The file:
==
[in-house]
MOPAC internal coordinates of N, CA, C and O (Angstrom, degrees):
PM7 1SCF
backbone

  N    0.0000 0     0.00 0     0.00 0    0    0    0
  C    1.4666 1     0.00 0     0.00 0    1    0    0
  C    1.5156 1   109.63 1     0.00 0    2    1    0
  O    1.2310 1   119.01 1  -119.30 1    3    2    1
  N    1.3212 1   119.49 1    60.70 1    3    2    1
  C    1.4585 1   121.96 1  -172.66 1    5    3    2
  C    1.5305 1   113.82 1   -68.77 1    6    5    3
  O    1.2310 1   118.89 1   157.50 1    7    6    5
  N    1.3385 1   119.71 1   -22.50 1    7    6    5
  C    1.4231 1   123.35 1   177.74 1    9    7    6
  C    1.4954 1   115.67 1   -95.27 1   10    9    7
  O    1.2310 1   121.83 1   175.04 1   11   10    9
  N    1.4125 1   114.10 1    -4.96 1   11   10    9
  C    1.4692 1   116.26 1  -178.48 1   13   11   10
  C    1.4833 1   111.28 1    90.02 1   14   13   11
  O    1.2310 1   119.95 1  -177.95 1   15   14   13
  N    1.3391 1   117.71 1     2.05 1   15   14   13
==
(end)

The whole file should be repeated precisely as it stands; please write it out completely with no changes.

[in-house]
MOPAC internal coordinates of N, CA, C and O (Angstrom, degrees):
PM7 1SCF
backbone

  N    0.0000 0     0.00 0     0.00 0    0    0    0
  C    1.4666 1     0.00 0     0.00 0    1    0    0
  C    1.5156 1   109.63 1     0.00 0    2    1    0
  O    1.2310 1   119.01 1  -119.30 1    3    2    1
  N    1.3212 1   119.49 1    60.70 1    3    2    1
  C    1.4585 1   121.96 1  -172.66 1    5    3    2
  C    1.5305 1   113.82 1   -68.77 1    6    5    3
  O    1.2310 1   118.89 1   157.50 1    7    6    5
  N    1.3385 1   119.71 1   -22.50 1    7    6    5
  C    1.4231 1   123.35 1   177.74 1    9    7    6
  C    1.4954 1   115.67 1   -95.27 1   10    9    7
  O    1.2310 1   121.83 1   175.04 1   11   10    9
  N    1.4125 1   114.10 1    -4.96 1   11   10    9
  C    1.4692 1   116.26 1  -178.48 1   13   11   10
  C    1.4833 1   111.28 1    90.02 1   14   13   11
  O    1.2310 1   119.95 1  -177.95 1   15   14   13
  N    1.3391 1   117.71 1     2.05 1   15   14   13